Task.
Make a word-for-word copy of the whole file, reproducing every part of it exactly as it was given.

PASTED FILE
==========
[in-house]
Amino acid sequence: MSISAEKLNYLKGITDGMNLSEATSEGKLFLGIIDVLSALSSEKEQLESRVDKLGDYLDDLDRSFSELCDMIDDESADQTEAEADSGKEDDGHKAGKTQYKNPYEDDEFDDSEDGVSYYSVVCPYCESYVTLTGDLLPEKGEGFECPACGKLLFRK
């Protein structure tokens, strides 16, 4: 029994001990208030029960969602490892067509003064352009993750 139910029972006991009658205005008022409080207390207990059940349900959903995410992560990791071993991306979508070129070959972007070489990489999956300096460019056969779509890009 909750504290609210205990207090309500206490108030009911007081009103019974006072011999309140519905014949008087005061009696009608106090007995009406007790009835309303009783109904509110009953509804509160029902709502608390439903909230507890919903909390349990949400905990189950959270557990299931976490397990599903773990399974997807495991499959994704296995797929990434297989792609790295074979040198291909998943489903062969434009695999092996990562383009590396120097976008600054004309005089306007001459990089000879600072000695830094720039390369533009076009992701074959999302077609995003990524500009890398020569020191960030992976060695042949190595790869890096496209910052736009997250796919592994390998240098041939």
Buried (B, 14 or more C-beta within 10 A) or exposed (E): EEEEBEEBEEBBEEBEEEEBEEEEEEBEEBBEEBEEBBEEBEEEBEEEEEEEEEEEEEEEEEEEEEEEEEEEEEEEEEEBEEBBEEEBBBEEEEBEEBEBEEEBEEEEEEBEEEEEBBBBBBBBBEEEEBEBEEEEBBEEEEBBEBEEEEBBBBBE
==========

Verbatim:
[in-house]
Amino acid sequence: MSISAEKLNYLKGITDGMNLSEATSEGKLFLGIIDVLSALSSEKEQLESRVDKLGDYLDDLDRSFSELCDMIDDESADQTEAEADSGKEDDGHKAGKTQYKNPYEDDEFDDSEDGVSYYSVVCPYCESYVTLTGDLLPEKGEGFECPACGKLLFRK
């Protein structure tokens, strides 16, 4: 029994001990208030029960969602490892067509003064352009993750 139910029972006991009658205005008022409080207390207990059940349900959903995410992560990791071993991306979508070129070959972007070489990489999956300096460019056969779509890009 909750504290609210205990207090309500206490108030009911007081009103019974006072011999309140519905014949008087005061009696009608106090007995009406007790009835309303009783109904509110009953509804509160029902709502608390439903909230507890919903909390349990949400905990189950959270557990299931976490397990599903773990399974997807495991499959994704296995797929990434297989792609790295074979040198291909998943489903062969434009695999092996990562383009590396120097976008600054004309005089306007001459990089000879600072000695830094720039390369533009076009992701074959999302077609995003990524500009890398020569020191960030992976060695042949190595790869890096496209910052736009997250796919592994390998240098041939």
Buried (B, 14 or more C-beta within 10 A) or exposed (E): EEEEBEEBEEBBEEBEEEEBEEEEEEBEEBBEEBEEBBEEBEEEBEEEEEEEEEEEEEEEEEEEEEEEEEEEEEEEEEEBEEBBEEEBBBEEEEBEEBEBEEEBEEEEEEBEEEEEBBBBBBBBBEEEEBEBEEEEBBEEEEBBEBEEEEBBBBBE